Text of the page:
Champions League

'European football must change to prevent disastrous polarisation'

Dariusz Mioduski, vice-chairman at the European Club Association (ECA), says the game faces a crisis unless it is made equitable.

10:26am on Wednesday 10th March 2021
Robin Bairner

Recent seasons have been branded “disastrous” for European football by Dariusz Mioduski, Legia Warsaw president and vice-chairman at the European Club Association (ECA).

The ECA, which was previously known as G-14, represents the interests for professional football clubs throughout UEFA.

READ MORE: How will the new-look Champions League work?

Its goal is to create a more equal and democratic governance in the game, though Mioduski believes that is it presently failing in that goal.

“The last several years in particular have been really disastrous in terms of the growing polarisation between the few and the rest,” Mioduski told FC Business.

“Today, from my perspective, we need to realise that European football is at a certain crossroads. In 2024 the current agreement between ECA and UEFA and FIFA expires and new ones need to be signed. The existing system and regulations governing the game, including those affecting European competitions and access to those competitions are not really working.

“That has to be addressed somehow because if it is not, it will lead to even greater inequality and eventually a loss of interest in football in large parts of Europe.”

The existing system and regulations governing the game, including those affecting European competitions and access to those competitions are not really working.Dariusz Mioduski

He claims this issue has been generated by access to European competition – and the Champions League in particular – favouring clubs from the big leagues. This has, in turn, made these leagues more attractive to the game’s top players.

“During a relatively short period of time, not only the best clubs from those leagues have been able to note the many–fold increases in their budgets, but also the smallest of clubs from these leagues now have budgets many times surpassing even the historic, big clubs with millions of fans from other European capitals and other large cities,” he says.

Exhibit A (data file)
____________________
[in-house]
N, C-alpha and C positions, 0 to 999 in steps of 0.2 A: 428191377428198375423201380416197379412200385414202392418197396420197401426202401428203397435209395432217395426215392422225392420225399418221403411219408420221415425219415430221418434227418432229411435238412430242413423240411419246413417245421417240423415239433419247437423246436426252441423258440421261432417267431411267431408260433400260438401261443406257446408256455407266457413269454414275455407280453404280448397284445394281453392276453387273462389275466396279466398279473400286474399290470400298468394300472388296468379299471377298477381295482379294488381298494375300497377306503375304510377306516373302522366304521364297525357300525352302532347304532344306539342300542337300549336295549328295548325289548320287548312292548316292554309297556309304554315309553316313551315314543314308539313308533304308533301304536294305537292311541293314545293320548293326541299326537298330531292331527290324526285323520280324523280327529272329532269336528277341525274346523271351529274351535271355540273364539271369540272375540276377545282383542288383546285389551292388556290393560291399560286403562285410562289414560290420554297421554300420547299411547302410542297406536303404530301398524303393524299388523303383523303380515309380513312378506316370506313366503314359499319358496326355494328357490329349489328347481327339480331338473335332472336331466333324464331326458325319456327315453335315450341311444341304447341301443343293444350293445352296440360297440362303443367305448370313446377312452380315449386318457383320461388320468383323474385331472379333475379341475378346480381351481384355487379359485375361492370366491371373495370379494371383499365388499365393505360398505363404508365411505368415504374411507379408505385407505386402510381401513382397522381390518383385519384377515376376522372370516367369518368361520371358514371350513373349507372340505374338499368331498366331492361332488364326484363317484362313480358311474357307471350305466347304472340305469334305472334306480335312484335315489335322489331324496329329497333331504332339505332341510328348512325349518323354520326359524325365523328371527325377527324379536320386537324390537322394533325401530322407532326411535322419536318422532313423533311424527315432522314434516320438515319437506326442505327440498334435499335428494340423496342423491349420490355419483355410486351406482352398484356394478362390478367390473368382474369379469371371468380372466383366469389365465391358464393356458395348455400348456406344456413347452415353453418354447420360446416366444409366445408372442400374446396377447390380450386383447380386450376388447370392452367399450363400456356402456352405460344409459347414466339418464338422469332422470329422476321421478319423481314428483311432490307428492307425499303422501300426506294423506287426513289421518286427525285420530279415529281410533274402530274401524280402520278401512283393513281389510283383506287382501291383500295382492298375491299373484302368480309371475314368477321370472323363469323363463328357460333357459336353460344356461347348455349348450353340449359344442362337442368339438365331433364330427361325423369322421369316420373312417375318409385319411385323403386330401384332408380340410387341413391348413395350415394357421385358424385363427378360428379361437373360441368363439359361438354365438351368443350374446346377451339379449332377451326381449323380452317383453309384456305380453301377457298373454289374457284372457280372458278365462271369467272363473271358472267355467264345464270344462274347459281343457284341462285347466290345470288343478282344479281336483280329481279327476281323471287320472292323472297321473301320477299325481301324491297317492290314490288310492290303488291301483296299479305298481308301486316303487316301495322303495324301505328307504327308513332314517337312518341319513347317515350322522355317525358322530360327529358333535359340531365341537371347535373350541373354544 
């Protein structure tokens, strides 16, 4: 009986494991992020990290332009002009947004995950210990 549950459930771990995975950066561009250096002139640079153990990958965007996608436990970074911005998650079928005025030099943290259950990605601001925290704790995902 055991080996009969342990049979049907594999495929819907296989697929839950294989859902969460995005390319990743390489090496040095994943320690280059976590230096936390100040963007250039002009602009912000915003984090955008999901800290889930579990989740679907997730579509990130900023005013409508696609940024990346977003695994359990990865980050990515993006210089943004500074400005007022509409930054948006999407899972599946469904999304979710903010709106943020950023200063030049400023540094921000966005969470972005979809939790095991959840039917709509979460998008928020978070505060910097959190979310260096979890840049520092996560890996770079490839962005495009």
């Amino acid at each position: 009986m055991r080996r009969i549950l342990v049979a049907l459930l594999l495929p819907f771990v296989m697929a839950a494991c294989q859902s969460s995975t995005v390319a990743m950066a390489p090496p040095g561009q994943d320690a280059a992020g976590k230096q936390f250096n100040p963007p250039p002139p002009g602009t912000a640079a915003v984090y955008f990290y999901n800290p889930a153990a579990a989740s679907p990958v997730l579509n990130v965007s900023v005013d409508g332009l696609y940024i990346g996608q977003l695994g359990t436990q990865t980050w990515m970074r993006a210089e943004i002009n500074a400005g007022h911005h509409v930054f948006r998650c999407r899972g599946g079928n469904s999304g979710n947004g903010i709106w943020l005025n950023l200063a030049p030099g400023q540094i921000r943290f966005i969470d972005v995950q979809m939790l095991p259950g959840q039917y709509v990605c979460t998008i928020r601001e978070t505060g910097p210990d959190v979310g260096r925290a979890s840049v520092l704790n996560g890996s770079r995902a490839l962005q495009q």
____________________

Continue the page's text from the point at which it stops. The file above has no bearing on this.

“Unless this problem is addressed, it will lead to decline of football as we know it in Europe. This is why ensuring access to European competitions, including the Champions League, for clubs across the whole of Europe – not focusing only on the top five countries – is part of the solution.

“We will need to adjust the access rules for top European competitions to favour the best long-term performers from all European countries and not second tier performers from few selected leagues.

“Of course this would have to be combined with a set of strong solidarity and rewards mechanisms for clubs which are not participating in Europe, so they can continue developing and investing in player development and football and commercial projects.”

A ‘Swiss Model’ for the Champions League has been proposed in a bid to transform the competition. It is designed to allow more clubs to play more games, although critics suggest that it will simply lead to more dead rubbers and fewer matches of interest.

Latest news